The present volume, edited by Paola Cotticelli Kurras and Alfredo Rizza, deals with the variation within the systems of writing focusing on various aspects: the metalanguage of the discipline, the methods of analysis, the history of writing, its adaptation in the different cultural environment, the orthographic and linguistic policies, from Ancient Anatolia, Crete and Greece, and Italy to medieval Europe and Iceland.
The volume opens a newly founded series devoted to historical graphemics. The research field of graphemics is multidisciplinary and represents a bridge between philology, historical linguistics, epigraphy and semiotics. Historical graphemics deals with changes in writing systems and the alternative adaptations, contaminations and responses by individuals or groups within their cognitive and/or cultural framework. The present volume, edited by Paola Cotticelli Kurras and Alfredo Rizza, deals with the variation within the systems of writing focusing on various aspects: the metalangue of the discipline, the methods of analysis, the history of writing, its adaptation in the different cultural environment, the orthographic and linguistic policies. The geographic and the chronological coordinates range from the historical alphabets of Europe (from the runes to the Old and Middle English or Old and Middle German traditions and the Old Italian texts) to the hieroglyphic and logosyllabic systems of the Mediterranean (Linear A and B) and the Near East (cuneiform and hieroglyphics in ancient Anatolia). The underlying cultural traditions testify the peculiarity of individual scriptures as an expression of local cultures. Good examples are provided can be found in Ancient Anatolia with the two systems attested in the II mill. b.C. in the Hittite realm (cuneiform and hieroglyphs), and, in the I mill. B.C. with the local alphabets and the challenges they pose for the quest of the origin and spreads of alphabets in the Mediterranean area. This volume also hosts the editio princeps of a new Sidetic inscription. Other interesting examples are to be found during the European Middle Ages, in particular aspects of orthographic variants in Old Icelandic and Old Italian. For the Mycenaeans variations in the administrative texts were characteristic and functional to social and cultural aspects of the time.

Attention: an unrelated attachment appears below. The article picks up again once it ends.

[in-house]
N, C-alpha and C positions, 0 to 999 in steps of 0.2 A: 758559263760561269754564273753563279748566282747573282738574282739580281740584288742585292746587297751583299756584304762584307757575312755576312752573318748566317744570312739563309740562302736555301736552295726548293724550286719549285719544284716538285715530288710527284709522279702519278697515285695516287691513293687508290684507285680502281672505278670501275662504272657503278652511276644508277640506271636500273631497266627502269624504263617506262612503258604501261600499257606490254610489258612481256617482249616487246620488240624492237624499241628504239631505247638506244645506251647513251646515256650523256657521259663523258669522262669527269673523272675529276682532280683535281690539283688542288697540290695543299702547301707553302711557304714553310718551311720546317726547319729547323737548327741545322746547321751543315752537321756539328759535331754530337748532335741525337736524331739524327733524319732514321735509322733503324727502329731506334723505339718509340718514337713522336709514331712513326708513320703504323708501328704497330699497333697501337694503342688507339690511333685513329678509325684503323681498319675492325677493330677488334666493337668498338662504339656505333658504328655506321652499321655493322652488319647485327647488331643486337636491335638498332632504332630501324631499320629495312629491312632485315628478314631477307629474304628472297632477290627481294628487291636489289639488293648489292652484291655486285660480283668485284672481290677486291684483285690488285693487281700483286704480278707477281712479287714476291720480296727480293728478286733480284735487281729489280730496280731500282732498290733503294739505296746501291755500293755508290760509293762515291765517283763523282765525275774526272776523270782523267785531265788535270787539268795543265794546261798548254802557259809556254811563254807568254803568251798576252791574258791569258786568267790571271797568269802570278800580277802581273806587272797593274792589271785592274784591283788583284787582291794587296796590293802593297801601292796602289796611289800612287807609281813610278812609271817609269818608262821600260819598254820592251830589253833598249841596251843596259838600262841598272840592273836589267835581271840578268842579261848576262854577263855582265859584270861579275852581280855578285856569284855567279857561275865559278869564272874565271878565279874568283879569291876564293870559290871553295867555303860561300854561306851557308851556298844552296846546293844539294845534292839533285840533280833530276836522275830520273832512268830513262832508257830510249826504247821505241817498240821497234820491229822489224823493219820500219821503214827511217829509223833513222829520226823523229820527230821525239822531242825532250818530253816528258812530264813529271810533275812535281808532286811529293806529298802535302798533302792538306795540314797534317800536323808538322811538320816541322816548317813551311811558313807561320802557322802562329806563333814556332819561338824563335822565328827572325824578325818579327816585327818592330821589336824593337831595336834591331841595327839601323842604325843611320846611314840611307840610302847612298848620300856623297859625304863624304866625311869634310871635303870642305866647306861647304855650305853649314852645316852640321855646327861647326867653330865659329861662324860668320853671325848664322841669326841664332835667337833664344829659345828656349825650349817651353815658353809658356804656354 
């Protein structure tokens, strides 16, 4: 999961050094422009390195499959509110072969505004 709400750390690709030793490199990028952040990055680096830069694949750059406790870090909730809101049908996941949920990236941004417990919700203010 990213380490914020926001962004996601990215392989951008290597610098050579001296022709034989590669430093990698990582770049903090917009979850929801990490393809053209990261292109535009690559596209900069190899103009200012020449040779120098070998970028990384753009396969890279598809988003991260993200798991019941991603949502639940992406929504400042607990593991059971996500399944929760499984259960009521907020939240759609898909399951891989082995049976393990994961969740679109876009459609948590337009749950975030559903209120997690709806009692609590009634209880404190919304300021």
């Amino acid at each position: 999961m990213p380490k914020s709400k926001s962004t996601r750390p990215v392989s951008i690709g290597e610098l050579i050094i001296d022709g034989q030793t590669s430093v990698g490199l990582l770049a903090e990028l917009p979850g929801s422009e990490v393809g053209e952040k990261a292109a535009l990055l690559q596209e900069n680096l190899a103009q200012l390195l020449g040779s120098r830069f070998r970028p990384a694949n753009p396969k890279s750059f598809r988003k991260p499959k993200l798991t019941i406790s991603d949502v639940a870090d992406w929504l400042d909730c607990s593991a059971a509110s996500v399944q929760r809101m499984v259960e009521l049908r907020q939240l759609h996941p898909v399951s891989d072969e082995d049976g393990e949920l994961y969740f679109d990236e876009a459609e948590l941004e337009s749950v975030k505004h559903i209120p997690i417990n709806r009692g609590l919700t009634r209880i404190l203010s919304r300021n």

Paola Cotticelli studied in Pavia (I) and in Munich, where she received her PhD. She is full professor for Historical and Indo-European Linguistics and Head of the Center for Foreign Languages at the University of Verona, scientific and editorial board member and author of “Hethitisches Wörterbuch”. Main research fields: comparative syntax and morphology of Indo-European languages, lexicography, Anatolian languages, Ancient Greek, Ancient Lithuanian, Metalanguage and History of concepts in the History of Linguistics and Grammaticography. She is also head of the “Laboratorio del lessico di linguistica” (www.linguisticslab.org), a research center for metalanguage, writing systems (cuneiform, alphabets, hieroglyphs), and researches on brand names. Recent research projects: „Indogermanische Syntax: der Satz, die Syntax der Nebensätze“ (2014-2022); „Die Syntax des Partizips und konkurrierende Konstruktionen“ financed by the Foundation F. von Thyssen (2014-2016); Syntax of Luvian (Marie Curie Horizon 2020, 2015-2017).
Alfredo Rizza is researcher at the University of Verona. Born in Salò he studied in Pavia and Firenzen and received grants for research at the University of Berkeley, Würzburg and Graz. His interests span from ancient Cultures and Civilizations of the Aegeo-Anatolian Area to contemporary theories of language and semiotics. He is junior professor for General and Historical Linguistics at the University of Verona.